by J. Martin Burke*
Section 1402(a)(1) of the Health Care and Education Reconciliation Act of 2010 2010 1 added I.R.C. Section 1411 effective for taxable years beginning after December 31, 2012. IRC Section 1411 imposes a 3.8 percent tax on certain individuals, estates, and trusts. 2 The Code provision, however, specifically provides that the tax does not apply to a trust all of the unexpired interests in which are devoted to one or more of the purposes described in I.R.C. Section 170(c)(2)(B) [i.e., religious, charitable, scientific, literary or educational purposes, or to foster national or international amateur sports, or to prevent cruelty to children or animals]. 3In the case of an estate or trust, IRC Section 1411(a)(2) imposes a tax (in addition to any other tax imposed by subtitle A of the Internal Revenue Code) for each taxable year equal to 3.8 percent of the lesser of:
On November 30, 2012, Treasury issued proposed regulations interpreting and applying IRC Section 1411. Those regulations have yet to be finalized. Treasury indicated that the proposed regulations even if finalized would not be effective until January 1, 2014 but that taxpayers could rely on them for compliance purposes until the effective date of the final regulations.As noted in the Preamble to the Proposed Regulations under IRC Section 1411, 5 Congress did not provide a rule specifying the particular trusts subject to IRC Section 1411. (As noted above, however, Congress specifically excluded from the tax trusts in which all the unexpired interests are devoted to one or more of the IRC Section 170(c)(2)(B) purposes.) Treasury and the Service, however, determined that IRC Section 1411 would apply to ordinary trusts described in Treasury Regulations Sections 301.7701-4(a). The proposed regulations implement this approach by providing that IRC Section 1411 applies to all estates and trusts that are subject to the provisions of Part I of Subchapter J of Chapter 1 of Subtitle A of the Code. 6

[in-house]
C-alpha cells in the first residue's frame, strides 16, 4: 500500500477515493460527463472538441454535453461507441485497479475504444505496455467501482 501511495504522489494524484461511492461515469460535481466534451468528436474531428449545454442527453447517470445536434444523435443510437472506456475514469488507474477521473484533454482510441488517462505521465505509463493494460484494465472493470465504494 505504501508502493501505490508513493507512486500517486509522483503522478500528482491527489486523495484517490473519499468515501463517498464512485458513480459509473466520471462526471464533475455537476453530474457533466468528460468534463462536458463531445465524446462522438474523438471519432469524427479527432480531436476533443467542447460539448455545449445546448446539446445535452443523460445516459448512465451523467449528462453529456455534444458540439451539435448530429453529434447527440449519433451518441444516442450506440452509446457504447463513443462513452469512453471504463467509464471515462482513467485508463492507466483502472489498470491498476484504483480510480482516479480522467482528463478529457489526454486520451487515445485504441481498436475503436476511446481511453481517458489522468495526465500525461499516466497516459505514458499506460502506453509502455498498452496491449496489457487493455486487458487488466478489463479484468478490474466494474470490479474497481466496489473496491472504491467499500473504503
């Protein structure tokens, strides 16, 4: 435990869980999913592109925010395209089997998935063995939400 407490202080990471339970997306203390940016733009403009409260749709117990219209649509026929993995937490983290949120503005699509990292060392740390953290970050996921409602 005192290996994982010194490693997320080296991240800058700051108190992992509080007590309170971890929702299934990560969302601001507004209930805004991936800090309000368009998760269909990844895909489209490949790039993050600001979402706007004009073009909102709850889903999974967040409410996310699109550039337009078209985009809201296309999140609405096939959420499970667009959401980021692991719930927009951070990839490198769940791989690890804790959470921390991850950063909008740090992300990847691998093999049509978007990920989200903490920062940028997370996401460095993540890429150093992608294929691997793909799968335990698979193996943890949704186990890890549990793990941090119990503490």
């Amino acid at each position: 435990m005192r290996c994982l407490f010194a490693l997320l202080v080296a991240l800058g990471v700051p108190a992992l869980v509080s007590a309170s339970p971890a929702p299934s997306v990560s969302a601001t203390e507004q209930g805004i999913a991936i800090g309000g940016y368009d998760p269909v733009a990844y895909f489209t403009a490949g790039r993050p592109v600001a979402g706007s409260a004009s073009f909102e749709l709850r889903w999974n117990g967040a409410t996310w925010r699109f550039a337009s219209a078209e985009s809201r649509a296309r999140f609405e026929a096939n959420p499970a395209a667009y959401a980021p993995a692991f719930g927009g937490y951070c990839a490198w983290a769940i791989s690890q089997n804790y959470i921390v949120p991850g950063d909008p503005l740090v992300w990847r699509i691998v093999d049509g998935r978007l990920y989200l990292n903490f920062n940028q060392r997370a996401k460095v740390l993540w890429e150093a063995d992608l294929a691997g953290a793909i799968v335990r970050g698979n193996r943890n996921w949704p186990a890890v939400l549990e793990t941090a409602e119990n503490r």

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* J. Martin Burke earned his J.D. from the University of Montana School of Law and his LL.M in Taxation from New York University. Upon completion of his J.D., Professor Burke clerked for the honorable William J. Jameson, Senior Federal District Judge for the District of Montana. He subsequently practiced with the law firm of Crowley, Haughey, Hanson, Toole and Dietrich in Billings, Montana before joining the law faculty at the University of Montana. Professor Burke served as Dean of the University of Montana School of Law from 1988 to 1993 and continues to serve as a full professor of the law faculty. He has also taught as a visiting tax professor at New York University, the University of Florida, and the University of Washington. Professor Burke is active in the American Bar Association Section on Legal Education having served as Chair of both the Section's Accreditation Committee and Standards Review Committee. He is also active in the State Bar of Montana's Professionalism Committee. Professor Burke is also a frequent lecturer at various regional and national tax programs. Professor Burke is the co-author of the following: Taxation of Individual Income (LexisNexis) (with Professor Michael Friel); Modern Estate Planning, Second Edition (LexisNexis) (with Professors Elaine Gagliardi & Michael Friel); Understanding Federal Income Taxation (LexisNexis) (with Professor Michael Friel).
 Pub. L. No. 111-152, 124 Stat. 1029
 IRC § 1411(a)(1), (2).
 IRC § 1411(e); Prop. Treas. Reg. § 1.1411-3(b)(1).
 IRC § 1(e).
 77 Fed. Reg. 72612-72652.
 Prop. Treas. Reg. § 1.1411-3(a)(1)(i).
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